November 15, 2009

Quit Presenting, Start Interacting

by Dr. Mike Armour

In some places corporate America is turning against PowerPoint. Certain companies have actually banned it for presentations, especially presentations to top management.

The cause is not some bias against Microsoft. Indeed, it's not even PowerPoint that's being rejected. Instead, companies are reacting to the wholesale proliferation of tedious, boring presentations. Unfortunately, poor use of PowerPoint and speakers who are unduly dependent on it contribute mightily to the boredom.

What's needed, then, is not an attack on PowerPoint, but an assault on boring presentations. And the place to begin is to rethink the word "presentation" itself.

Making a Presentation

My reflection on this subject started with a client's casual remark. "I have to make a PowerPoint presentation next week," he said. I hear this statement frequently, of course. But it never really arrested me until that moment.

I suddenly recognized that the phrase "make a presentation" invites the wrong focus. "Making a presentation" puts emphasis on mechanics, not on the core message. On delivery, not dialogue.

And dialogue should be our objective, even if the audience is so huge that its feedback is entirely non-verbal. Interaction, not presentation, is the principal goal.

In my client's mind, preparation for his event meant getting a PowerPoint presentation ready, first and foremost. But how differently he might have envisioned his task had he said, "I'm preparing to interact with an audience next week."

Key Questions

With interaction as his perspective, would he have even used PowerPoint? Perhaps. But "getting the PowerPoint slides ready" would hardly have been his primary preoccupation. Instead, he would have focused preparation time around four key questions:

  1. When the interaction is finished, what do I want my audience to believe?
  2. When the interaction is finished, what do I want my audience to feel?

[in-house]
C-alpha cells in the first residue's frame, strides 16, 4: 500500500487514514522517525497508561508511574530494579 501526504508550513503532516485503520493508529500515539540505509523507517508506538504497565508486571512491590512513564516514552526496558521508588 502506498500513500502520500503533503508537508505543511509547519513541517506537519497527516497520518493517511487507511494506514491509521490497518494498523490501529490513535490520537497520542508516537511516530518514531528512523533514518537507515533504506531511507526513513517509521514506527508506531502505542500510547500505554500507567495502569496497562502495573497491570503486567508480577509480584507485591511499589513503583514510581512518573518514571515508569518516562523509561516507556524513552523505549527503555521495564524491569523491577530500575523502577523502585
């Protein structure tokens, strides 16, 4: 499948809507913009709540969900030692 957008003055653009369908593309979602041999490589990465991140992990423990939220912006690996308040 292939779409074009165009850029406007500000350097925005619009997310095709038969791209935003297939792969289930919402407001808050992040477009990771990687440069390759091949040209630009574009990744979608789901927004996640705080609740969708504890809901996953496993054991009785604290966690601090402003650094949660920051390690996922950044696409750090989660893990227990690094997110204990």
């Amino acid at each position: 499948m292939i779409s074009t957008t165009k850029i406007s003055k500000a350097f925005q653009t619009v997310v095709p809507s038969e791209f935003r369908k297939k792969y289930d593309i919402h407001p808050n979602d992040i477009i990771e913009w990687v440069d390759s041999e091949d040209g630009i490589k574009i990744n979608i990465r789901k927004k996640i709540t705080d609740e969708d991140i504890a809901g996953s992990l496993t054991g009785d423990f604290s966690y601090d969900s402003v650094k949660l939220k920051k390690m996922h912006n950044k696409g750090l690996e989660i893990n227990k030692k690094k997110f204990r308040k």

3. How can I equip them with a compelling "why" for believing and feeling this way?
  4. What specific action do I want them to take based on these beliefs and feelings?

Questions like this ensure that preparation never loses sight of the audience or gets bogged down in the pure mechanics of the presentation. These questions also compel the presenter to gain greater clarity, greater precision in articulating the core message.

Clarity always benefits speaker and audience alike. When the presenter is absolutely clear on his or her core message, the message will get across, whether PowerPoint is used or not.

Too Many Words

I'm amazed at how many people think that extensive PowerPoint support is so critical to their presentation that they cannot be effective without it. Commonly clients in mid-level management say to me, "I spent hours working on this presentation, trying to get the wording just exactly right on every slide."

My response is, "If you needed that much time to get the wording right, you either have too many words or too many slides or both."

My conviction on this point grew stronger last month while reading reviews of a new book about the presentation skills of Steve Jobs. (If you want to check it out, the title is The Presentation Secrets of Steve Jobs. The author is Carmine Gallo.)

When Jobs introduces a new Apple product, he routinely holds an overflow crowd mesmerized for up to an hour and a half. Yet, in that period of time, he uses only a dozen slides (not created in PowerPoint, I'm rather certain), which together total no more than fifteen to twenty words. Not fifteen to twenty words per slide. Fifteen to twenty words for the entire presentation.

Wordy slides, one after another, are a menance to engagement between the presenter and the audience. While people are reading and analyzing the content of a slide, they are not giving the presenter undivided attention.

Content-heavy slides also diminish the speaker's full engagement. As the word count on the screen multiplies, so does the challenge of remembering everything on the slides. The presenter is reduced to looking at the screen repeatedly to be certain that "I'm covering everything in the right order." Before long the presenter seems to be having more dialogue with the PowerPoint material than with the audience.

The surest way for a speaker to miss opportunities to engage the audience is to be so focused on content that there is no energy left to monitor feedback from the audience and respond appropriately. Feedback and response are the essence of interaction. And engaged interaction is always more persuasive than the most creative PowerPoint package.